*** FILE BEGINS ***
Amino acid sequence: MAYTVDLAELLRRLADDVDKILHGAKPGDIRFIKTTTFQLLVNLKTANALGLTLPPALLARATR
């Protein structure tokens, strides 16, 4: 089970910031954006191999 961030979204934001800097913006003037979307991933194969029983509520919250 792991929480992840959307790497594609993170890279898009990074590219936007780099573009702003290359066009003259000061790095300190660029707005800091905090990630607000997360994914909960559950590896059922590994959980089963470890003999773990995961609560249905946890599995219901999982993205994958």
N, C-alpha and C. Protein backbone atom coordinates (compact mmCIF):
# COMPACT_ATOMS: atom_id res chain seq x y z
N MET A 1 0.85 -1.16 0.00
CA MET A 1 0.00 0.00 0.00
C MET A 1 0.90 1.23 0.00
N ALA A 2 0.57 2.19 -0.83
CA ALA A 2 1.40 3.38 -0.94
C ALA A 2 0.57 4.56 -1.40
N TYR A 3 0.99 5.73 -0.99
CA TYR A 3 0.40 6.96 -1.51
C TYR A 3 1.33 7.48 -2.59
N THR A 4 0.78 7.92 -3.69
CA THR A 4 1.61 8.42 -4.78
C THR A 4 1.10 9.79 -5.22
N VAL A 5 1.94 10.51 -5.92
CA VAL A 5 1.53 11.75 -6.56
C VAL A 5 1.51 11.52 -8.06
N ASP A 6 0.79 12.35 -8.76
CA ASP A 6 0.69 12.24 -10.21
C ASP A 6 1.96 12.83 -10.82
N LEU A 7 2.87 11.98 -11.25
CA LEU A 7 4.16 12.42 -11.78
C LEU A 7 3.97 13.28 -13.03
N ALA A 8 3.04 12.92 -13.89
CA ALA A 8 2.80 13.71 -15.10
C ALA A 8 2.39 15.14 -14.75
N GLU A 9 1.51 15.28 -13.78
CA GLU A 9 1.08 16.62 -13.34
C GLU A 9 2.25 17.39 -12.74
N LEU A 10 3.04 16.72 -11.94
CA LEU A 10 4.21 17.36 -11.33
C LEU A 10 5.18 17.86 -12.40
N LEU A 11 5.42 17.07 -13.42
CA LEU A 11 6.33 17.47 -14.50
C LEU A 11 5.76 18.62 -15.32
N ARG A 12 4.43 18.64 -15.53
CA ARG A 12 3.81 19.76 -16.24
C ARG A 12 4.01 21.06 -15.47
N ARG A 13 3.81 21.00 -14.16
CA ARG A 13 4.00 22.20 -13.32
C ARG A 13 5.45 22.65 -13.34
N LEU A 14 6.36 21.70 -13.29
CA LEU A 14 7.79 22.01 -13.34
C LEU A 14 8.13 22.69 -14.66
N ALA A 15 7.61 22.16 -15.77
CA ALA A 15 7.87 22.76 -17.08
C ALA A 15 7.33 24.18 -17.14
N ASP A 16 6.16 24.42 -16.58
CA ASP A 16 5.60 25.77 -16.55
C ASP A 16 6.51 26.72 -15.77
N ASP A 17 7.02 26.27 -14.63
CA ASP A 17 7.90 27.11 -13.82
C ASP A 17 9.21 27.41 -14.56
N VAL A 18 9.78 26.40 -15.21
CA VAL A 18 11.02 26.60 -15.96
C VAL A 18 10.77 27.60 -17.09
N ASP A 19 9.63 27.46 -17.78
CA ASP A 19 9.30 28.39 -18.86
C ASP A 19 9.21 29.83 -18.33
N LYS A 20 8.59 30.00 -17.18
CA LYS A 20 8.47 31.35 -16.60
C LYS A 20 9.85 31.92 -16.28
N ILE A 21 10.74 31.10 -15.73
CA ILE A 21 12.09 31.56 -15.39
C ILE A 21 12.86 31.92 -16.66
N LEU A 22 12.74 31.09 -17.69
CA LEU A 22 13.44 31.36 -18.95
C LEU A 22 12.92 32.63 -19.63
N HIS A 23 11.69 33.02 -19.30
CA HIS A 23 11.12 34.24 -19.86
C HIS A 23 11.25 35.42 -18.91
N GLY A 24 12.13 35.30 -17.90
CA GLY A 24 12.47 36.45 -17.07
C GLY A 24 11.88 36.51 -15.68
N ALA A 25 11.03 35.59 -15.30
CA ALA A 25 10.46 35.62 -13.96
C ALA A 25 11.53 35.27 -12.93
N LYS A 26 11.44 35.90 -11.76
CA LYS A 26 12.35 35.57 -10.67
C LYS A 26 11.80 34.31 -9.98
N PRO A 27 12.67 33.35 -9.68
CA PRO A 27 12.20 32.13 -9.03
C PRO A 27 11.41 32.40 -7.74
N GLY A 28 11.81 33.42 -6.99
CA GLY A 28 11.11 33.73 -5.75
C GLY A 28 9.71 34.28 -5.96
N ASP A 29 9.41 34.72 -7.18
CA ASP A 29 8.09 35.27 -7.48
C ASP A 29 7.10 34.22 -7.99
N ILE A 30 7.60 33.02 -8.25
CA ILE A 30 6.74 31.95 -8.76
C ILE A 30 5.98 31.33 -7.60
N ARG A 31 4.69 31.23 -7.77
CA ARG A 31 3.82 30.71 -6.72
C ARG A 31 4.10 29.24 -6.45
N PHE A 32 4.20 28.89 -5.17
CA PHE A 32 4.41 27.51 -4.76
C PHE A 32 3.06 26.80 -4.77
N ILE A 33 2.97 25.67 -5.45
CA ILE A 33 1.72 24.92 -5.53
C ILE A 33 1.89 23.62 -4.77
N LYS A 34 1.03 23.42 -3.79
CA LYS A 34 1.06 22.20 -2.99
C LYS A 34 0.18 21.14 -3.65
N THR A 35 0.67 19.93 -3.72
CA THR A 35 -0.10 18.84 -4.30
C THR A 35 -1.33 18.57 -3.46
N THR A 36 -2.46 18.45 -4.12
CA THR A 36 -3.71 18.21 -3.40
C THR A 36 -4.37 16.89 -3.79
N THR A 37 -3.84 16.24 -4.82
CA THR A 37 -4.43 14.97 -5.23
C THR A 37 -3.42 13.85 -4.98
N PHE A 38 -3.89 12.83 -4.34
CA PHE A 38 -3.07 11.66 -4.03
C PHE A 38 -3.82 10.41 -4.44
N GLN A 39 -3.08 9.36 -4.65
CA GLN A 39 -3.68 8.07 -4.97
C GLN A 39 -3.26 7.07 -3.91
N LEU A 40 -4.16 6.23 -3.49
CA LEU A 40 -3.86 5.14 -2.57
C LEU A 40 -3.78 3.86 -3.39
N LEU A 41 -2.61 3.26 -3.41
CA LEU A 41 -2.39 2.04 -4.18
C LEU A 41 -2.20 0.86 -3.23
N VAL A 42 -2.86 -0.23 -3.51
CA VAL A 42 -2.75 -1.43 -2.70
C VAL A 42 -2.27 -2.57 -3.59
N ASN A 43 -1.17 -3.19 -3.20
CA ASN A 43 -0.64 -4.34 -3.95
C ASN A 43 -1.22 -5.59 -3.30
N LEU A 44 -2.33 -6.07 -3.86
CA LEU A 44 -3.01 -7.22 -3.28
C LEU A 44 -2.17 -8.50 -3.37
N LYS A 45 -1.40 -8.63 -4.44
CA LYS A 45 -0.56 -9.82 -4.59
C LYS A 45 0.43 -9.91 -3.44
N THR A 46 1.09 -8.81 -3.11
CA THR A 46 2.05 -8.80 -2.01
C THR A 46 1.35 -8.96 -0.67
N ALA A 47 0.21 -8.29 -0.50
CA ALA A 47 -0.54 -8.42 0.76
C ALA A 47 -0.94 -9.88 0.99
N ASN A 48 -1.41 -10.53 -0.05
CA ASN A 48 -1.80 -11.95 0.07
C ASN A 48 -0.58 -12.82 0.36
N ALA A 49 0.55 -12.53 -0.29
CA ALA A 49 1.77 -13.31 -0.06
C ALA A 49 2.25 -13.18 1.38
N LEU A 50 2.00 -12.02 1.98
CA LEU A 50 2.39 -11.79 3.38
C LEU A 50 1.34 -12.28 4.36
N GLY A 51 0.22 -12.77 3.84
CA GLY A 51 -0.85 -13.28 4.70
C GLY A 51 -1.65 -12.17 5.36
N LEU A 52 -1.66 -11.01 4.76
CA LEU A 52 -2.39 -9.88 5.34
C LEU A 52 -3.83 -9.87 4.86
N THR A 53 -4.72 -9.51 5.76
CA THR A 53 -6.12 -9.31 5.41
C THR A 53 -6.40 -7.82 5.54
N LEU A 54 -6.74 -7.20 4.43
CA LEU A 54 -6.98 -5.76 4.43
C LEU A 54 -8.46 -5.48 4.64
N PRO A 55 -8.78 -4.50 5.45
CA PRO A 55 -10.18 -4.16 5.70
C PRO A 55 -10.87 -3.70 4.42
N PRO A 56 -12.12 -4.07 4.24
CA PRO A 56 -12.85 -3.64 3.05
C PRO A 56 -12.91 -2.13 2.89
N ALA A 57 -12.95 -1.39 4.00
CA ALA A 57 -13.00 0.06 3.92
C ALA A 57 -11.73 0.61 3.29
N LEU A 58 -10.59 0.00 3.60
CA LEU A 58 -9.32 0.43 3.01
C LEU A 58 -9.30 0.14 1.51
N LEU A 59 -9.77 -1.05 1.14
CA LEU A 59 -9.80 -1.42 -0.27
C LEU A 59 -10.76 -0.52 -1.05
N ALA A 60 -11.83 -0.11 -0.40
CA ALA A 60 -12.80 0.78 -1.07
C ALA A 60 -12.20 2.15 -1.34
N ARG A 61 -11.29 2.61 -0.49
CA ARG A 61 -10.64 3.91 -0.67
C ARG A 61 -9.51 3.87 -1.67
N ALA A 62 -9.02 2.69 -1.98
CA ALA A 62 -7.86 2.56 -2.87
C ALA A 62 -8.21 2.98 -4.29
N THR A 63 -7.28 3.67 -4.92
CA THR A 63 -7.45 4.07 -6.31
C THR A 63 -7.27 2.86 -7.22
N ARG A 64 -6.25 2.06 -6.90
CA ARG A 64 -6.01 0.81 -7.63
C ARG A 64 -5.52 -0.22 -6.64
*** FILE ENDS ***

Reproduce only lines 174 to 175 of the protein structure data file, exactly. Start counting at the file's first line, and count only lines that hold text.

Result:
CA ALA A 57 -13.00 0.06 3.92
C ALA A 57 -11.73 0.61 3.29